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  • Author: Flemming Splidsboel Hansen
  • Publication Date: 02-2021
  • Content Type: Policy Brief
  • Institution: Danish Institute for International Studies
  • Abstract: A survey of current Russian strategies and military thinking about the Arctic points to clear separate military and development goals. Leading Russian military commentators usually include both in their analyses, often highlighting the softer development aspect of security. Moreover, much of the military writing identifies broad possibilities for international co-operation in the Arctic. Key findings Russian military commentators usually insist that all relevant actors need to act with care to avoid a deterioration of the situation in the Arctic. Russian military writing contains a strong focus on the development of the Russian Arctic. Russian military writing identifies broad possibilities for co-operation in both the military and civilian fields.
  • Topic: Security, Foreign Policy, Defense Policy, Climate Change, Diplomacy, Environment, International Organization, Oil, Power Politics, Gas, Minerals
  • Political Geography: Russia, Arctic
  • Author: Elana Wilson Rowe, Helge Blakkisrud
  • Publication Date: 03-2019
  • Content Type: Policy Brief
  • Institution: Norwegian Institute of International Affairs
  • Abstract: One widely recognized achievement of the Arctic Council and its various working groups has been the production of collectively generated assessments on Arctic problems. Assessment reports such as the Arctic Climate Impact Assessment (ACIA) provide an important baseline of shared knowledge for making collective circumpolar policy recommendations. But how does the knowledge produced through Arctic Council working groups figure into the policymaking of the Arctic states? This is an important question for understanding Arctic politics and the relationship between national decisionmaking and international relations more generally. Much of what the Arctic Council produces is in the form of recommendations, declarations of intent, and commitments to "best practices" in areas of shared interest and activity. While in recent years the Council has produced three binding agreements covering specific functional areas—search and rescue (2011), oil pollution preparedness and response (2013),and science cooperation (2017)—much ongoing Arctic collaborative work falls outside of these areas. This policy brief explores how science/policy outputs of and discussions at the Arctic Council fit into the Arctic political discourse of the USA, with an emphasis on key actors within the executive branch: the White House, the Department of the Interior, and the Environmental Protection Agency.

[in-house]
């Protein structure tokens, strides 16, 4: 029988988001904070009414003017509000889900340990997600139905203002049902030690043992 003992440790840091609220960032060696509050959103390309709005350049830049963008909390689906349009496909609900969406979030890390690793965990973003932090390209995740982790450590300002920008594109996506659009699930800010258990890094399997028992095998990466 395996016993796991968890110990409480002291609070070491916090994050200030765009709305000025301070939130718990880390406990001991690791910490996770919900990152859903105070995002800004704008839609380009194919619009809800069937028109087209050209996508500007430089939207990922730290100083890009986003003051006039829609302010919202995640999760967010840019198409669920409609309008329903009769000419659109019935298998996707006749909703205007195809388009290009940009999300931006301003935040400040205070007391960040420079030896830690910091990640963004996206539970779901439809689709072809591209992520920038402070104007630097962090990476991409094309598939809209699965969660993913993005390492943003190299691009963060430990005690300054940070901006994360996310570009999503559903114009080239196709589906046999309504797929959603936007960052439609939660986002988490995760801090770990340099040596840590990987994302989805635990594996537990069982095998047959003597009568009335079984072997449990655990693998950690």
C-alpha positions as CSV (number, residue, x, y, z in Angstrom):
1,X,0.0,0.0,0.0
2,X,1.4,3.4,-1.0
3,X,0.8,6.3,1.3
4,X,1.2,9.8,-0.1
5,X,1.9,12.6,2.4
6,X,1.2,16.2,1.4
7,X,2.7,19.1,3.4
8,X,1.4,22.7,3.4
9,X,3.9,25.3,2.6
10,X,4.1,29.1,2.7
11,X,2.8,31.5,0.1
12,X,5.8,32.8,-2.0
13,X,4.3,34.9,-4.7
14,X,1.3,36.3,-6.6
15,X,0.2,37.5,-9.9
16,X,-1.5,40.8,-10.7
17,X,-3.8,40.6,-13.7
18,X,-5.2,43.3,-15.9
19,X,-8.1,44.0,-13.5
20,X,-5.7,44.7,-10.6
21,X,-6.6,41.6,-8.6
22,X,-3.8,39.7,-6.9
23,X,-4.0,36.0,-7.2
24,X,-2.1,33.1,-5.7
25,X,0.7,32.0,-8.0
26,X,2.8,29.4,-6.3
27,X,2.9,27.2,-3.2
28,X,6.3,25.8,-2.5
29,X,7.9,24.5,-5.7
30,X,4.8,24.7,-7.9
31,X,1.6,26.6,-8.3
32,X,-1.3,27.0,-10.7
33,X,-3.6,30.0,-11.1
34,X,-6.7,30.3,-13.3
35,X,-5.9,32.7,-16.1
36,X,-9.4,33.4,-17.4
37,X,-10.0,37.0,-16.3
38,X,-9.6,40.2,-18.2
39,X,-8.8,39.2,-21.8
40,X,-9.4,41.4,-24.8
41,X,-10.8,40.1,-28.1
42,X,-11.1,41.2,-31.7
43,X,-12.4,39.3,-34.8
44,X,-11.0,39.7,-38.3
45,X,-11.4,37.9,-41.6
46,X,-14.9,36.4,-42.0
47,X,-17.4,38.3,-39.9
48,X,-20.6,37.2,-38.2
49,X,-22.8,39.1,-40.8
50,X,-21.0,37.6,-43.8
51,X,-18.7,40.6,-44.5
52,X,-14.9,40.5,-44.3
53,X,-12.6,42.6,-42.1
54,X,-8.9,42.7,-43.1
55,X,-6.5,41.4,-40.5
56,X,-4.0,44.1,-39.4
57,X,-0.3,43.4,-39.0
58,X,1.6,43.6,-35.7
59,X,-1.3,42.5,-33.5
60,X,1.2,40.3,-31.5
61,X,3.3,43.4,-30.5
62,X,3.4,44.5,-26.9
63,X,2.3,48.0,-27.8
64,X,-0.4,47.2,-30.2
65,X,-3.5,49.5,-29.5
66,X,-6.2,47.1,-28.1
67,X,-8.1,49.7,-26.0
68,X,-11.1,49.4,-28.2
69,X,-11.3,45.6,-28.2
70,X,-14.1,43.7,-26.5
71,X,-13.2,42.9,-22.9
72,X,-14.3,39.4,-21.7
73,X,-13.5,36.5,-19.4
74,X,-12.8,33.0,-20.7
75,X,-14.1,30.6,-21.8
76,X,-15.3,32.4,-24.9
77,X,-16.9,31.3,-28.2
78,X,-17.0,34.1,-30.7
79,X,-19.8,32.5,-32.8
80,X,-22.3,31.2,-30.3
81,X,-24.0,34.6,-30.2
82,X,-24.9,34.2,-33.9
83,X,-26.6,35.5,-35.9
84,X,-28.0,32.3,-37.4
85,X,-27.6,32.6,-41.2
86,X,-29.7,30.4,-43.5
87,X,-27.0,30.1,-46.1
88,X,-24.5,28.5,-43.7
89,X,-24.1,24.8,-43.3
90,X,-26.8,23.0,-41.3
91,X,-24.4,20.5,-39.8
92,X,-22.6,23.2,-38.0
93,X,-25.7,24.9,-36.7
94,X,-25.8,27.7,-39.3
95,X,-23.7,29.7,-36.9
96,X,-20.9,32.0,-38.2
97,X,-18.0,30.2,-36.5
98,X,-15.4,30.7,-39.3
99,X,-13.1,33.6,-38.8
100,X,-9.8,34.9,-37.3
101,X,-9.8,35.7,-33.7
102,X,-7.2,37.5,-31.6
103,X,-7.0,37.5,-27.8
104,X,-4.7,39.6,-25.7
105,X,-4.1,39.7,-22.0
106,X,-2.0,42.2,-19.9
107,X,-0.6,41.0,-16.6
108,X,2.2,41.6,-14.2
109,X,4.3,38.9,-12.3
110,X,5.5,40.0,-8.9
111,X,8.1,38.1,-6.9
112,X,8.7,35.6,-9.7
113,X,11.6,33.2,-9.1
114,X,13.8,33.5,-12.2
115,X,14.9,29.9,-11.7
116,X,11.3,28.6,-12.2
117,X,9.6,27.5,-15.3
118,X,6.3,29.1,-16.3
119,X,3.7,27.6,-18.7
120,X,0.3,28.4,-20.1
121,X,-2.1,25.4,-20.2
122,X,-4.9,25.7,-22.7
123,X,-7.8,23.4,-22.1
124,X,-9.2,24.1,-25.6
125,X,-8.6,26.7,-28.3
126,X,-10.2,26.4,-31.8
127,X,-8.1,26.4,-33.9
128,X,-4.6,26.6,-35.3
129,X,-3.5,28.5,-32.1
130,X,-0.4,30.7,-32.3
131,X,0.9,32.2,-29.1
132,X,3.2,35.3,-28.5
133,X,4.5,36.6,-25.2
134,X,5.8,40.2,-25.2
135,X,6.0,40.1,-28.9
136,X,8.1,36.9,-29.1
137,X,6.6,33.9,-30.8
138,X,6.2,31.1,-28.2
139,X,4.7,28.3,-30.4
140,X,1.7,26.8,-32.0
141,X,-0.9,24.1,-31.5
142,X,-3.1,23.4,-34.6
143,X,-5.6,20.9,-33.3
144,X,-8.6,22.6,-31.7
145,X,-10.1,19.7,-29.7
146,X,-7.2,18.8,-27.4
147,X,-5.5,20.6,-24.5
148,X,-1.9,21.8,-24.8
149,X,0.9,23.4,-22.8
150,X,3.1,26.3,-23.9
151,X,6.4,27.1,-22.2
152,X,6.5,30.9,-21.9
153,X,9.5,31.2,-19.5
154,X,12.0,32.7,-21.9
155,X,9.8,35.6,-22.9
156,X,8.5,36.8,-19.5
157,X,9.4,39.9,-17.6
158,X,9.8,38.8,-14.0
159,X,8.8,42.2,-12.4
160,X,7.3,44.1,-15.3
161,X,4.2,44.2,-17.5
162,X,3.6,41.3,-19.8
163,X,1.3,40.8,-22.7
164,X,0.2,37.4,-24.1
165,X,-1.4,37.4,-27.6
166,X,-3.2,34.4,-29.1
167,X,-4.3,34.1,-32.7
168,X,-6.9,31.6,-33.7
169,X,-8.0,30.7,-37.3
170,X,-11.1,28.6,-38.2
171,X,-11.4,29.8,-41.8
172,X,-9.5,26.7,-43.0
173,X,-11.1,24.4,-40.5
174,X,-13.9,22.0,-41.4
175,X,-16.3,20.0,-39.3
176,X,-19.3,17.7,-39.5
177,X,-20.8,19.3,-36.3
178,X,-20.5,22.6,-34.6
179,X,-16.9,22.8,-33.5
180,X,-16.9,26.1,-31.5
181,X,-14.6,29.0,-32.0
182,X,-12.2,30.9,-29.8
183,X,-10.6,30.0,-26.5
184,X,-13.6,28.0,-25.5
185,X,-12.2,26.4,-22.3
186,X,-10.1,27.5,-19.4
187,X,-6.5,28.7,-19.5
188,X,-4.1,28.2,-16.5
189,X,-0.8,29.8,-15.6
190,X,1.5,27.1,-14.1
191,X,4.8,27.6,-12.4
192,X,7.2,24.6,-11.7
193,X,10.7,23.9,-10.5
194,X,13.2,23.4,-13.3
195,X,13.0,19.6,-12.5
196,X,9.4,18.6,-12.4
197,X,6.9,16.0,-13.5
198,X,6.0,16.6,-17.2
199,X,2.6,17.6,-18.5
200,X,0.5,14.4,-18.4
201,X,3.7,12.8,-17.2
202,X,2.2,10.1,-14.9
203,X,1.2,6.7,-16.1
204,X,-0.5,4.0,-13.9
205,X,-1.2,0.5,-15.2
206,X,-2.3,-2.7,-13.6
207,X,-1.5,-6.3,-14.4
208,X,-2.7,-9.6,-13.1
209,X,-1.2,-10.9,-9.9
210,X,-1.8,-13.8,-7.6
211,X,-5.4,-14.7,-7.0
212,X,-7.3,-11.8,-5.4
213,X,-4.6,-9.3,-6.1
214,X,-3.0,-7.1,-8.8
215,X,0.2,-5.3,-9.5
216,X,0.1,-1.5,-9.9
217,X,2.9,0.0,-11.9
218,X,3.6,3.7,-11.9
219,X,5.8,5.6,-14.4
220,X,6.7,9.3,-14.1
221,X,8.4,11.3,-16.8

• Topic: Climate Change, Diplomacy, Energy Policy, Domestic Policy, Arctic Council
  • Political Geography: Russia, Europe, Eurasia, Asia, North America, Arctic, United States of America
  • Author: Georg Zachmann
  • Publication Date: 12-2019
  • Content Type: Policy Brief
  • Institution: Bruegel
  • Abstract: We argue that energy relations between the EU and Russia and between China and Russia influence each other. We analyse their interactions in terms of four areas: oil and gas trading, electricity exchanges, energy technology exports and energy investments. We discuss five key hypotheses that describe the likely developments in these four areas in the next decade and their potential impact on Europe: 1. There is no direct competition between the EU and China for Russian oil and gas 2. China and the EU both have an interest in curbing excessive Russian energy rents 3. The EU, Russia and China compete on the global energy technology market, but specialise in different technologies 4. Intercontinental electricity exchange is unlikely 5. Russia seems more worried about Chinese energy investments with strategic/political goals, than about EU investments We find no evidence of a negative spillover for the EU from the developing Russia-China energy relationship. But, eventually, if these risks – and in particular the risk of structural financial disintermediation – do materialise, central banks would have various instruments to counter them.
  • Topic: Climate Change, Energy Policy, Oil, Europe Union
  • Political Geography: Russia, China, Europe
  • Author: Anthony Dworkin, Richard Gowan
  • Publication Date: 06-2019
  • Content Type: Policy Brief
  • Institution: European Council On Foreign Relations
  • Abstract: Multilateralism is core to Europe’s approach to foreign policy, but in recent years this has weakened as EU countries disagree among themselves. The US, China, and Russia have each sought to challenge or disrupt the existing, post-1945 world order; and each seeks to divide Europeans from one another. The turmoil in the current system represents an opportunity for Europeans to shape a new order that meets their strategic needs. In addition to the fight against climate change, European interests include: increasing stability on its troubled periphery; managing migration more effectively; and defending the open world trading system. European countries will need to transform EU foreign policy decision-making processes, deepen their cooperation in multilateral settings, and set multilateral standards for emerging technologies.
  • Topic: Foreign Policy, Climate Change, Migration, Political stability, Multilateralism
  • Political Geography: Russia, United States, China, Europe